1. 2 microamps for each isolating ternsformer
2. 1 microamp for each 100 metres of primary cable
Hence, the calculated IR value is based upon Ohms Law : R=V/I where V is nominated at 5000 volts ( ie. the design value for AGL 6mm square cross section single core cable)
|Q10||Hi Robert, Keith, what is the criteria to the heat dissipation in the manhole against the number transformers to size of manhole, and how it is calculated?||Heat dissipation in any enclosed space is principly based upon the total numerical value of the combined wattage of units and, dependent upon efficiency of the units, will dissipate heat at some 10% of that total value !
This is a big subject and open to interpretation.
|Q11||Another question on using the earth cable as single protection for earthing and lightning?||NO …. An AGL earthing network cannot be used as a Counterpoise for lightning protection.
A counterpoise, is bare copper wire; installed such to protect the primary cabling in the ground; cannot be installed in the same cable run/duct as primary cabling; it is earthed by ground rods suitably spaced in accordance with national standards ( eg. 300 mtere spacing max); it has a greater cross-sectional area to an earthing network cable.
However, IF you have a Counterpoise system …. It can operate as an earthing network for bonding purposes.
|Q12||In case of take off runway, the runway end lights should be serviceable in 1 second, how could we achieved this switch over time in CAT I?||CAT I lighting systems changeover time, in the event of mains failure, shall be in accordance with Annex 14 Vol I Table 8.1 and Aerodrome Design Manual Part 5 Chapter 3 Table 3-2
Precision Approach Category 1
Approach Lighting System 15 seconds
Runway Edge 15 seconds
Visual Approach Slope indicators 15 seconds
Runway Threshold 15 seconds
Runway End 15 seconds
Essential Taxiway 15 seconds
Obstable 15 seconds
8.1.7 For a runway meant for take-off in runway visual range conditions less than a value of 800 m, a secondary power supply capable of meeting the relevant requirements of Table 8-1 shall be provided.
Hence it is defined as 15 seconds.
|Q13||Any equipments to find the exact location of fault in case of open circuit fault finding? (like in case of HV/HT cables we use differential current injecting equipments..)||NO …. The quickest, simplest and SAFEST way is to ensure the circuit is switched off ( ie. NO CCR output capability ) ; use the “common system” of halving the circuit; take a measurement to identify which half has the open circuit ie. identify which direction/leg of the circuit has the open circuit and then carry on in the half-by-halving principle. It does NOT take long to identify where the open circuit is located.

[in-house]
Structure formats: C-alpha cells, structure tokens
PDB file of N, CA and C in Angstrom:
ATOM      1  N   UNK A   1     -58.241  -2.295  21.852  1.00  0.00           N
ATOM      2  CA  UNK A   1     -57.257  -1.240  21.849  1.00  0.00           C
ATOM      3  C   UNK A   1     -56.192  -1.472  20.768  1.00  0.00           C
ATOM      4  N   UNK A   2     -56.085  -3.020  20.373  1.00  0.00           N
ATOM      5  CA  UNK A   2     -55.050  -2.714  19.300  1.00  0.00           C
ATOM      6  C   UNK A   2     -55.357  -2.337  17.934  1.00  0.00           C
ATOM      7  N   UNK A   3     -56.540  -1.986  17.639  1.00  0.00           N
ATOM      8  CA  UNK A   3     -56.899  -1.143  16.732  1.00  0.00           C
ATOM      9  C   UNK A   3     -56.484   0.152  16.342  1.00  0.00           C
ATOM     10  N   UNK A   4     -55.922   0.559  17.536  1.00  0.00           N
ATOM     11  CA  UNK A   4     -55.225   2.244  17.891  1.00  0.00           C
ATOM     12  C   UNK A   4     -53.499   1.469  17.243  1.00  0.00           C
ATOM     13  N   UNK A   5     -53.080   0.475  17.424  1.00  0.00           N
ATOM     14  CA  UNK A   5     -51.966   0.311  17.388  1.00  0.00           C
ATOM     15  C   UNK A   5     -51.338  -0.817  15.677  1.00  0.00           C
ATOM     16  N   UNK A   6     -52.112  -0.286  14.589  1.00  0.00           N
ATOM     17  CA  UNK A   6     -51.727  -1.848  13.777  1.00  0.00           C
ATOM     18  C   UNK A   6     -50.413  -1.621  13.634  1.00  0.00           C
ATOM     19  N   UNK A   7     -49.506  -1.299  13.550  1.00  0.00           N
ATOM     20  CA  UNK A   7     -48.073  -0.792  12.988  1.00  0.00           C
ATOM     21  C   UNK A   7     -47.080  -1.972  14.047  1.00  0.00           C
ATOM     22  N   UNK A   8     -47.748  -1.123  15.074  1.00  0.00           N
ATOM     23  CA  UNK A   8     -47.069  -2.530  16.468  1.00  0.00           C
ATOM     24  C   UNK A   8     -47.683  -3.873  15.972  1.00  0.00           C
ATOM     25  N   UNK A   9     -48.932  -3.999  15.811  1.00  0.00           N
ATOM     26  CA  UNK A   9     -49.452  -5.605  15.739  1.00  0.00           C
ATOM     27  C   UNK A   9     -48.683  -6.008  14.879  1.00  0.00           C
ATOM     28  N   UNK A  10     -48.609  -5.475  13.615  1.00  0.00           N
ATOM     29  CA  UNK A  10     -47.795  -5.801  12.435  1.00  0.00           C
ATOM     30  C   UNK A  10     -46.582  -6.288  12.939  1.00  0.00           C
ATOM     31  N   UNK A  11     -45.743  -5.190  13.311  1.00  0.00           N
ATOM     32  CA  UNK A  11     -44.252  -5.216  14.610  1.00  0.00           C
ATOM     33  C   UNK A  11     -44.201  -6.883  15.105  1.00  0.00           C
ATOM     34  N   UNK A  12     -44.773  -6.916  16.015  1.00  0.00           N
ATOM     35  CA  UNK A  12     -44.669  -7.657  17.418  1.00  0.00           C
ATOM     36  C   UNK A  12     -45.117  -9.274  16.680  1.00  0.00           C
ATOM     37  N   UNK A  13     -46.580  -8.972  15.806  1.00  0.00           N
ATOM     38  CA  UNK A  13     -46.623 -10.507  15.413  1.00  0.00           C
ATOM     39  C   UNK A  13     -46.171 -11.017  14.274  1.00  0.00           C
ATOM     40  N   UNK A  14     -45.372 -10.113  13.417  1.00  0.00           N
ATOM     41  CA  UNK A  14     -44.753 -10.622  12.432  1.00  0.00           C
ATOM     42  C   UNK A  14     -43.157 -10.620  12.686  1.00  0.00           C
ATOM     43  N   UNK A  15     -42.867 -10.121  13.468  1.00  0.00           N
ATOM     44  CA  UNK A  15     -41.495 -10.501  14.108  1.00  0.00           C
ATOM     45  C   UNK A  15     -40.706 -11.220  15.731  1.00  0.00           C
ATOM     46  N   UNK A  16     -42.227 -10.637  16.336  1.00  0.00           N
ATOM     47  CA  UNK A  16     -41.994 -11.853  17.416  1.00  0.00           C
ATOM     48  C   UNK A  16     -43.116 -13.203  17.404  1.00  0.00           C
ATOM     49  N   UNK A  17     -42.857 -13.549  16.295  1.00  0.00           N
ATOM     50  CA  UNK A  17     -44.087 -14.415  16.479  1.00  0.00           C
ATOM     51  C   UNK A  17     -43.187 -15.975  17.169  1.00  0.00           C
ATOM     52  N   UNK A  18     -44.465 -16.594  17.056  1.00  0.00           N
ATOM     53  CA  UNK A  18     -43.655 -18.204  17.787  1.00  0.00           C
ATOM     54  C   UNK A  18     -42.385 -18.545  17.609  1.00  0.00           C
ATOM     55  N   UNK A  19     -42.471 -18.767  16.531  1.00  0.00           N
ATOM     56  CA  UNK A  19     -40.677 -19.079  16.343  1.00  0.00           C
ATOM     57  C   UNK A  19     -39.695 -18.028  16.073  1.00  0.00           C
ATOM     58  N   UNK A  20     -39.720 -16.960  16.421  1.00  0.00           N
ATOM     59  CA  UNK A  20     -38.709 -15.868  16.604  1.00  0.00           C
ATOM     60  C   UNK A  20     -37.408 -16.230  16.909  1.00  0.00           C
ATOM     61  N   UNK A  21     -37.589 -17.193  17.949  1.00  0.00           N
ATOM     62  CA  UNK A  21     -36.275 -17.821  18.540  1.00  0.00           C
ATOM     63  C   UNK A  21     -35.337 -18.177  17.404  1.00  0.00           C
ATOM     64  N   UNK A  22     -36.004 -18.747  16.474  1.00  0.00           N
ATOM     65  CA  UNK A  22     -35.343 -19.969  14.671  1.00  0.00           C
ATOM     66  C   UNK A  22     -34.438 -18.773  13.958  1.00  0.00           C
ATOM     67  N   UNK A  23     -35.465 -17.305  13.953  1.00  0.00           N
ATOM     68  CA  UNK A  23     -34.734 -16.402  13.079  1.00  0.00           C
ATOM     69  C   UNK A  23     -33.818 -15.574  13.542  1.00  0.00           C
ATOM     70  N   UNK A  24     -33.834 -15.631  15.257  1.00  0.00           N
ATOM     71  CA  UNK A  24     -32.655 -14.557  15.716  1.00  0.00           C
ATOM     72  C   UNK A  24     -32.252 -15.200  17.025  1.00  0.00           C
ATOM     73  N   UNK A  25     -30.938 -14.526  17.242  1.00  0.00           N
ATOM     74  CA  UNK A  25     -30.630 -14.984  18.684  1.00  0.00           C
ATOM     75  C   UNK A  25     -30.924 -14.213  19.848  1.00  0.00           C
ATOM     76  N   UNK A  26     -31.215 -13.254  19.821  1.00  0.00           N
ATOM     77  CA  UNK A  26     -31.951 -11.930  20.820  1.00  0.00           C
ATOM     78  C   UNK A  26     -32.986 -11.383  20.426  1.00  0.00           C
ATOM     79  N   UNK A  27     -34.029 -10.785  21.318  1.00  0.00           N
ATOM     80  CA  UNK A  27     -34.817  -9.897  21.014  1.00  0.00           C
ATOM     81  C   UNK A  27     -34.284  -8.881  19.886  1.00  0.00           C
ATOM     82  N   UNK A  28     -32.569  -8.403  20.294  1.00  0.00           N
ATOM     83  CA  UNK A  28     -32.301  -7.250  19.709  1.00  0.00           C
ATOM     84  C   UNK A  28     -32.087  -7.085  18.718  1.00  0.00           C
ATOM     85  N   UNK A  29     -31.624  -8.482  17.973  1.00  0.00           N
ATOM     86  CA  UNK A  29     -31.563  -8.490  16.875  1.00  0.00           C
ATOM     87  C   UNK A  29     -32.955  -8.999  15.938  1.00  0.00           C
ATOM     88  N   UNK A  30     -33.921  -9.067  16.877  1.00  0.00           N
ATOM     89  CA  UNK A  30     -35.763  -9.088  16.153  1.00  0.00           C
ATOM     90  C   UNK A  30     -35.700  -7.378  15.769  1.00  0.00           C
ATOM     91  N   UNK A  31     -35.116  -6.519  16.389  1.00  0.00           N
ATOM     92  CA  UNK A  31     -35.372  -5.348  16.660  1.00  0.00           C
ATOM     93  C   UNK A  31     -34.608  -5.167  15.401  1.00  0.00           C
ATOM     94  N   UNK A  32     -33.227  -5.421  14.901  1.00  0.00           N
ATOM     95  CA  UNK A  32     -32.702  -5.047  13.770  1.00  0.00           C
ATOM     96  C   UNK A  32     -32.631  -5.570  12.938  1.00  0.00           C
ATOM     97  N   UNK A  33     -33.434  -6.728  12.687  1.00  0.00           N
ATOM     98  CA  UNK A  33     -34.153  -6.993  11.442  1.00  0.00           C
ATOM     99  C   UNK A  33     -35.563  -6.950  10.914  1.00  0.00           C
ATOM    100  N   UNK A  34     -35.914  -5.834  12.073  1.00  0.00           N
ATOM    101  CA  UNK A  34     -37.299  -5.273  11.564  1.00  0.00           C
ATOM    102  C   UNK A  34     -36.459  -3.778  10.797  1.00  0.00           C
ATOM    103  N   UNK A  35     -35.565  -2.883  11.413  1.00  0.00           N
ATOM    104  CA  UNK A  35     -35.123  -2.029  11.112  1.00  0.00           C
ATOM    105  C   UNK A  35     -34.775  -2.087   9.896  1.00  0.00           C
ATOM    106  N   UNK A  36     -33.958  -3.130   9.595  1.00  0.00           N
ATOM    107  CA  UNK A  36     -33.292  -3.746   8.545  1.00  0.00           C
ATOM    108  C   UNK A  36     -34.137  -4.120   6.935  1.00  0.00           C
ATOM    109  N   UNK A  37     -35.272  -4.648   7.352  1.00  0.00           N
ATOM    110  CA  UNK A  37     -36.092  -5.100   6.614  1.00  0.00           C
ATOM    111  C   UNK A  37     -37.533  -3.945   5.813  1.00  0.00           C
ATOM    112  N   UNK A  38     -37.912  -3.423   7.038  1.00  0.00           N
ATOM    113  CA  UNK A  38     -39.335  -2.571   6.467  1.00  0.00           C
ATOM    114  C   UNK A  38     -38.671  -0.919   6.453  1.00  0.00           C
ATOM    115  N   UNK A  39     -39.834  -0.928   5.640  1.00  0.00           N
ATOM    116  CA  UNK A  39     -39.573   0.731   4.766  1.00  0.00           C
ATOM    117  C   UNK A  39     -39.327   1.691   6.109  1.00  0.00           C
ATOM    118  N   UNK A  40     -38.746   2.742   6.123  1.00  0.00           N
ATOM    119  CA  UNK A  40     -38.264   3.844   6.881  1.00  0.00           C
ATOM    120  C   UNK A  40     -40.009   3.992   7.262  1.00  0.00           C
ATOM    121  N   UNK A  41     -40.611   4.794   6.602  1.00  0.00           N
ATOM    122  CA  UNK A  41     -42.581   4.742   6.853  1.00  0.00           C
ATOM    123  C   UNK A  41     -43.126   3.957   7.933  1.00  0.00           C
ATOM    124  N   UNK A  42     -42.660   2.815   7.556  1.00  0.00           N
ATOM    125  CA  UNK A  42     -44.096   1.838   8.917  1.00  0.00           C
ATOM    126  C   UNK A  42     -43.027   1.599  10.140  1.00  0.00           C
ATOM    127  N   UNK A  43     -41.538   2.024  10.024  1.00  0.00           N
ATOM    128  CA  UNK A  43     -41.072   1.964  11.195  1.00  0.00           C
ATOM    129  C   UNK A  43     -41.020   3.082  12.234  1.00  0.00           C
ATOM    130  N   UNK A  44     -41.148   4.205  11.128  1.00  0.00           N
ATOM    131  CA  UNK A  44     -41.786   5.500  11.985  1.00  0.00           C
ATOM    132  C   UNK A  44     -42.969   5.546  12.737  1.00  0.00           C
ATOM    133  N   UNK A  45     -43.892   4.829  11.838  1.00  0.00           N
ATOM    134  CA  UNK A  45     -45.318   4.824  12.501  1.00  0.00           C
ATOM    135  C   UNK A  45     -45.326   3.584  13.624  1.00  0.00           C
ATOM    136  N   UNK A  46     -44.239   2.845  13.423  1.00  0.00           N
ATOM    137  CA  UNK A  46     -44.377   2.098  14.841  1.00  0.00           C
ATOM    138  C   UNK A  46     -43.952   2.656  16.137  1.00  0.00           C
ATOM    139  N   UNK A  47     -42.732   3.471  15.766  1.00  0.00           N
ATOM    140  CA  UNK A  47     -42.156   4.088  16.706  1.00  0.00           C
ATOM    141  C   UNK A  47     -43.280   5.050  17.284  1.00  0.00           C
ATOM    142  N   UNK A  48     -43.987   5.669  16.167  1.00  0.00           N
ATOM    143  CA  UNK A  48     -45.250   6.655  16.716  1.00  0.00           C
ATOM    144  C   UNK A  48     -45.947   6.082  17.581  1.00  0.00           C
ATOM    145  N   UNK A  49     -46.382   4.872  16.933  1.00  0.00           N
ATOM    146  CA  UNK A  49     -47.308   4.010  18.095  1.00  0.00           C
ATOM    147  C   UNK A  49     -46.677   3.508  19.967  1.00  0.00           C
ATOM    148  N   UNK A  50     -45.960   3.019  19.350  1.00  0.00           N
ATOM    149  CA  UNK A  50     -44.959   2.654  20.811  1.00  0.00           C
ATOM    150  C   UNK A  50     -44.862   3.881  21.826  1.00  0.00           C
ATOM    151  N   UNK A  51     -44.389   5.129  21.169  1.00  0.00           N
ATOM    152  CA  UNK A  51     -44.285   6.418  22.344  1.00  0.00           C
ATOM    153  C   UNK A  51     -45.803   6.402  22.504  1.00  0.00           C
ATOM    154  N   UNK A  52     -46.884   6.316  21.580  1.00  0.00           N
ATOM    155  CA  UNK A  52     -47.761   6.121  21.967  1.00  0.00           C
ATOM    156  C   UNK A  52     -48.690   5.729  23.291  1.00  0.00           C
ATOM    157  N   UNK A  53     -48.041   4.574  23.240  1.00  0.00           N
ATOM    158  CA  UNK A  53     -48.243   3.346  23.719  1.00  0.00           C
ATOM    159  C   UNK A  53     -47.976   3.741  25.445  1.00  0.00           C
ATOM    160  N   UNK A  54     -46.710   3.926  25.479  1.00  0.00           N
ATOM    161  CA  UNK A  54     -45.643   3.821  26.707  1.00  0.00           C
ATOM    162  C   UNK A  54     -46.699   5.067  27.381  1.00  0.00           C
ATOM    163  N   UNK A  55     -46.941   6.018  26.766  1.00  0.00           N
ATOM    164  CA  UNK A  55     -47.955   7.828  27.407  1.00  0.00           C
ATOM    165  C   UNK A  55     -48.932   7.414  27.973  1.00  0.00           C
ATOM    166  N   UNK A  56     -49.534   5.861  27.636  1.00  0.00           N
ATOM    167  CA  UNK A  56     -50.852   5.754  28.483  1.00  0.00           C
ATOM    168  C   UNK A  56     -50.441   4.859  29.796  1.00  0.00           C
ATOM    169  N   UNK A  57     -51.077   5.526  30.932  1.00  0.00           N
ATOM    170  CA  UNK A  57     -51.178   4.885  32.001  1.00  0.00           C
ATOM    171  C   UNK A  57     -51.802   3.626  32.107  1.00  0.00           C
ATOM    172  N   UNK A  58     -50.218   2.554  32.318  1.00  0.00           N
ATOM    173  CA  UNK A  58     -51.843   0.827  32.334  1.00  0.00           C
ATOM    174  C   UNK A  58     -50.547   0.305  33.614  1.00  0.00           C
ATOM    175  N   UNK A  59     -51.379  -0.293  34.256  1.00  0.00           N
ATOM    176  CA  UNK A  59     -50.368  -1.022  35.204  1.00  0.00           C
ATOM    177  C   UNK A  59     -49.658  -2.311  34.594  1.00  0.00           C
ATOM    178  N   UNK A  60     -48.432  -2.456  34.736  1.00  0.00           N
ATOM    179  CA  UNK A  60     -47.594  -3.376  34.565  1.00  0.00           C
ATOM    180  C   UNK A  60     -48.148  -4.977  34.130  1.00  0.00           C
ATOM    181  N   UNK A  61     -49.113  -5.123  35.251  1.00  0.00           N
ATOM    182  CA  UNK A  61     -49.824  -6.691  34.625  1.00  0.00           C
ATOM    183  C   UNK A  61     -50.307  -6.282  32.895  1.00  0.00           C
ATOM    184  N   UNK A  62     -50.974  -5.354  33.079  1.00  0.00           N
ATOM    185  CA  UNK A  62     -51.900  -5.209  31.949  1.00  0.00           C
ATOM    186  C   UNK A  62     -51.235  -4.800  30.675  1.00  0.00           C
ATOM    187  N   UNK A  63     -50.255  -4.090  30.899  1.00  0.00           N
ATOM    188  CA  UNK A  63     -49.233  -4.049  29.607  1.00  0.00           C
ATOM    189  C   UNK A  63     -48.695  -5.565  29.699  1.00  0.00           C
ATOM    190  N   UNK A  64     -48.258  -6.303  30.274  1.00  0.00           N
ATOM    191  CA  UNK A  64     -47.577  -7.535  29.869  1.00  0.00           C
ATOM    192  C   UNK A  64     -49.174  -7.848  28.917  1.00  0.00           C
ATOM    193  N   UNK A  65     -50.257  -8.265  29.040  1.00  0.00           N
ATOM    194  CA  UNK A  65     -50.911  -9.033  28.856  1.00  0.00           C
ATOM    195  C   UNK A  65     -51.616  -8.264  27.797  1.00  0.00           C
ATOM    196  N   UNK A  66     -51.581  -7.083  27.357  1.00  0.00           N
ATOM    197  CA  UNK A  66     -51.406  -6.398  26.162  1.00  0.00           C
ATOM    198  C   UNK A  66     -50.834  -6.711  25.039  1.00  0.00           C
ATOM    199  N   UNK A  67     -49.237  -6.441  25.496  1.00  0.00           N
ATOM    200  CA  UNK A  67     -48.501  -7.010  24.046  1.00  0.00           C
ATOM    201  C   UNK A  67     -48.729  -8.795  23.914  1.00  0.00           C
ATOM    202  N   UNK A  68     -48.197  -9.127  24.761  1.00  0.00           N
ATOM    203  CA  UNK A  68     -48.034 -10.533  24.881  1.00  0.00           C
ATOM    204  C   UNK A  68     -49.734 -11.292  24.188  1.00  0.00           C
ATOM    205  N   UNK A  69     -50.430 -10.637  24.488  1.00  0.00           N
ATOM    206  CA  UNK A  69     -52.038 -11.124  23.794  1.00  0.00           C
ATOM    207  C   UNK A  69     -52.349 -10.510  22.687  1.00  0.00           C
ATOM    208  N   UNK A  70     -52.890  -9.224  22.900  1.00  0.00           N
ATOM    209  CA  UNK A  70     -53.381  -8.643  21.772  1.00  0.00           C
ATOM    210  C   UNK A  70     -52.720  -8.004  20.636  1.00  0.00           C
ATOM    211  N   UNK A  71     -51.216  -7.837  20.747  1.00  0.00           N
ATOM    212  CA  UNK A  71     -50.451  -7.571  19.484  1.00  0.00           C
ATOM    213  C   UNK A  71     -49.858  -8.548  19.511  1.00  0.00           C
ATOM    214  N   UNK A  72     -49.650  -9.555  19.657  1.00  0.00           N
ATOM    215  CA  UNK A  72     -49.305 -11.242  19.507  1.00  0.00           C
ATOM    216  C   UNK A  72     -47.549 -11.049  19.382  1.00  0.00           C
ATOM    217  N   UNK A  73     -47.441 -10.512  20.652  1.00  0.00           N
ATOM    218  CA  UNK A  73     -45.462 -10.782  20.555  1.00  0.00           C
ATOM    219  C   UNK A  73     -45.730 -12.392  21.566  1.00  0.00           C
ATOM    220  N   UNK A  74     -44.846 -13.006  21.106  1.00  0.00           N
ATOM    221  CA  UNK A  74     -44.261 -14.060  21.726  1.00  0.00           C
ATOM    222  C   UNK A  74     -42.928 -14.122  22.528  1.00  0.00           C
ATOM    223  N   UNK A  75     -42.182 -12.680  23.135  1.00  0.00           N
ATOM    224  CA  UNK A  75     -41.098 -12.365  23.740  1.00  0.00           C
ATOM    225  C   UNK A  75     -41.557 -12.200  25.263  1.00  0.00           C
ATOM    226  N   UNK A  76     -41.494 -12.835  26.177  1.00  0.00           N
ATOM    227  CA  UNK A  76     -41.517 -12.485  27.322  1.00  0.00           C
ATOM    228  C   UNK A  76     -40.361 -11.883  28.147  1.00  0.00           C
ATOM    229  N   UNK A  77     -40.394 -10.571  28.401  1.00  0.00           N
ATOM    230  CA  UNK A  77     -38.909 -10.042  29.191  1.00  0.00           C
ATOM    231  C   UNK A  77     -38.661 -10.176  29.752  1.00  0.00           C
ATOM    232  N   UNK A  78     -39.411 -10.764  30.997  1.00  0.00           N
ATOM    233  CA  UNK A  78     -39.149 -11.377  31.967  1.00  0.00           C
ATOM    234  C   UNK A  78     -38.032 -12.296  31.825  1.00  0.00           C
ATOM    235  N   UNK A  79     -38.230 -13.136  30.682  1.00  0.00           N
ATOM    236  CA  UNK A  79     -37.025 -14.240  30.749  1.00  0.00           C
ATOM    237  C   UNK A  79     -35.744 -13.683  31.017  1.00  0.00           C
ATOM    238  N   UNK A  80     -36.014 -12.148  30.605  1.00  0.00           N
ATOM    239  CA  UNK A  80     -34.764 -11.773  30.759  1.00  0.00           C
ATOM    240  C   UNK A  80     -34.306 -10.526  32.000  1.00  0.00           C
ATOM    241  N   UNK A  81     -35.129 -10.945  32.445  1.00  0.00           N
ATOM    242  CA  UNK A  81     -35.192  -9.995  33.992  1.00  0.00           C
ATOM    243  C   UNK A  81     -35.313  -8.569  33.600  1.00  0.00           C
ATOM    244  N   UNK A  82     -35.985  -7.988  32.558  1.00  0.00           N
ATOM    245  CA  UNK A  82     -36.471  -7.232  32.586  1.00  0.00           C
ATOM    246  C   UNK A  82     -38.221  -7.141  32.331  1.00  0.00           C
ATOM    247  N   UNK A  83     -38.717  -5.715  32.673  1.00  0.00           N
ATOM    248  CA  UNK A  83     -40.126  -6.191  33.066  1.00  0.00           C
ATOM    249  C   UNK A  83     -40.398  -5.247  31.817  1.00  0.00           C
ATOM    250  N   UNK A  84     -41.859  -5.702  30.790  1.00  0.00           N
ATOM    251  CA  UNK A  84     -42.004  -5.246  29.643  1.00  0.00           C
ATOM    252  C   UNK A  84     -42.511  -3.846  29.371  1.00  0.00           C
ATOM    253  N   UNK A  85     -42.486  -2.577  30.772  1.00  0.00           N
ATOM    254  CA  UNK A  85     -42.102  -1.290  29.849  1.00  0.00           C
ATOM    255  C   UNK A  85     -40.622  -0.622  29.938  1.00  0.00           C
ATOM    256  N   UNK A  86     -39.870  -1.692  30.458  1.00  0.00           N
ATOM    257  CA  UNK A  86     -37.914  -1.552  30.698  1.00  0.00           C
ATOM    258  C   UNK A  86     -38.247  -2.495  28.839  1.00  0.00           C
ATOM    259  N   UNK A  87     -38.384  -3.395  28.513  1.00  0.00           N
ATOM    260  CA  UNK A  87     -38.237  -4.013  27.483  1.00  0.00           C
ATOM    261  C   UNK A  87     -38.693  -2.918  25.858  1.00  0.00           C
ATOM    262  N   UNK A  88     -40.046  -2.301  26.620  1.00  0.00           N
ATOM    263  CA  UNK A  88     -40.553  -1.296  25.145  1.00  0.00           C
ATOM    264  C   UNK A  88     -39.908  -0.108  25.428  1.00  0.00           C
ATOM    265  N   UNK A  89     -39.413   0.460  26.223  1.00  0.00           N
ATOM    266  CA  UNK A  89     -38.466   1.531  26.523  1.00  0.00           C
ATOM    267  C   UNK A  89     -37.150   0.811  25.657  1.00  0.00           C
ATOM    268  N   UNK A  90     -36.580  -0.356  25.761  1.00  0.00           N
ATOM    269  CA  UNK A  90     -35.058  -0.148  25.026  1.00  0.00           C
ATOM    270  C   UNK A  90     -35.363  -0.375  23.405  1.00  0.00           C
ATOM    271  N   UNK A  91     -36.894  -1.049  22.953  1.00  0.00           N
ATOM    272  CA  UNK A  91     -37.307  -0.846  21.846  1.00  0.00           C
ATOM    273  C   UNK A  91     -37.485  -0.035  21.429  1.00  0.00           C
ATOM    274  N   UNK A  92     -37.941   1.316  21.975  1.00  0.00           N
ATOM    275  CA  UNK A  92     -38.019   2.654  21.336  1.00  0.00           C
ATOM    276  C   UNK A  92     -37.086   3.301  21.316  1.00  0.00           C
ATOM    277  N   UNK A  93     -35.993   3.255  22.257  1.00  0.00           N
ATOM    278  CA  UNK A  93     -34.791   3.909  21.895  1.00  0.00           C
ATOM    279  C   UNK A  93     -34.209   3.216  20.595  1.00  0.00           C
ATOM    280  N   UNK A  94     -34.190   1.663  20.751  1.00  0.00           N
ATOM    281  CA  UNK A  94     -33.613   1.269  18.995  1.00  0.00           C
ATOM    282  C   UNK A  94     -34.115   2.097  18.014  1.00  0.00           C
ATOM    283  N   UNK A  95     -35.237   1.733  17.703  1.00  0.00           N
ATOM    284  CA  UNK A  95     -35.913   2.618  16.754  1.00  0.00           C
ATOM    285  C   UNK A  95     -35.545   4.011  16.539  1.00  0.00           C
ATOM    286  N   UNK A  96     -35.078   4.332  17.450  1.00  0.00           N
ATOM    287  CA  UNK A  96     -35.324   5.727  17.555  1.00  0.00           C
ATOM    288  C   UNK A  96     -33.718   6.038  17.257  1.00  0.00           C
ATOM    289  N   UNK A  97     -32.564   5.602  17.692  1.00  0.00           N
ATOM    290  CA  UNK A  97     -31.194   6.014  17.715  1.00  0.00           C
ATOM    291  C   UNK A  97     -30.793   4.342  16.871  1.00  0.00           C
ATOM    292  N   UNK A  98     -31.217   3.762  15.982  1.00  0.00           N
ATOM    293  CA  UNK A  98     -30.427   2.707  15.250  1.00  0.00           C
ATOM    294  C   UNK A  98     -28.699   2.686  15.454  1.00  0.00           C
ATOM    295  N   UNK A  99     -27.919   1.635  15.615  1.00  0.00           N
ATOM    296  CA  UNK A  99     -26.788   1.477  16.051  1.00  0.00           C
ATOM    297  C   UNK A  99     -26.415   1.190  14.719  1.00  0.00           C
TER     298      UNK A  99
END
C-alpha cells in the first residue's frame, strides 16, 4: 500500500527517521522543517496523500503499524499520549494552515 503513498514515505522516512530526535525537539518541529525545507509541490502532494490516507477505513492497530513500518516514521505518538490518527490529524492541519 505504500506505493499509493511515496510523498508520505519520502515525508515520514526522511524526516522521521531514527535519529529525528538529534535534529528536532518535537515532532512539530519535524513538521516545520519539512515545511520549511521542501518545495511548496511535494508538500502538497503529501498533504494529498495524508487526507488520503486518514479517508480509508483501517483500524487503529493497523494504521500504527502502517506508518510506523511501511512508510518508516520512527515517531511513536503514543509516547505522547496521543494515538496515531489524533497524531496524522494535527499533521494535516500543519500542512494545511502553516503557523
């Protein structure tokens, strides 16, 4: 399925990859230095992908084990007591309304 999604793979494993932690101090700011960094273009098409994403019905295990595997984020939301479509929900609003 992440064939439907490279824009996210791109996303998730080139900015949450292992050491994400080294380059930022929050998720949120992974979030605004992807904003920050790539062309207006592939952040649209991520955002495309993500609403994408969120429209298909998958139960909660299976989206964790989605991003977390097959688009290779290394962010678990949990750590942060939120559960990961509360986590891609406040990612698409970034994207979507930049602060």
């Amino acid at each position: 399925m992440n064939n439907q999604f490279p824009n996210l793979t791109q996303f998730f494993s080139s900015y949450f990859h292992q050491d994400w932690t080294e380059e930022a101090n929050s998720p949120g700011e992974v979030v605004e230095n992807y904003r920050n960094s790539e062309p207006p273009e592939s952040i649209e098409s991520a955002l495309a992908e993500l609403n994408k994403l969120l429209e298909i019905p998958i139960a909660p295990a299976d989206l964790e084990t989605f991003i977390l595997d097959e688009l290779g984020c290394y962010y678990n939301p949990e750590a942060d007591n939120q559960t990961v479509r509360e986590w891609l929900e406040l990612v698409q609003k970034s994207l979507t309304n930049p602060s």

There is a “power-on” process for open circuit identification BUT we do not recommend that this is adopted !
Fault-finding on AGL circuits is covered in our TMS Training Solutions maintenance courses.
|Q14||we need to know more how to calculate the exact location and height of PAPI in case of non-instruments and in case of ILS?||We offer a dedicated specialist PAPI course which discusses & demonstrates exactly how the PAPI location, local installation, set-up etc is calculated both with or without interfacing with an ILS system to ensure that the correct & safe aircaft wheel clearance is achieved above & upon crossing the threshold during landing. The PAPI calculations are demonstrated with a Glide Slope of 3 degrees AND calculated with your own airport’s glide slope if different from the standard. To achieve this, we would need the land /runway coordinates.|
|Q15||Easa say that at last 600m the color is yellow?||By referring to YELLOW, you will be referring to Runway Edge (side row) lights. YES … for the last 600 metres before the end of the runway, the Runway Edge (RE) lights are YELLOW whereas the remaining RE lights are WHITE from the first RE lights from the threshold
up to the 600 metre from the end location.
Webinar Three Resources
TMS Training Solutions Webinar 3 – Q&A Questions • TMS Webinar Three Presentation.pdf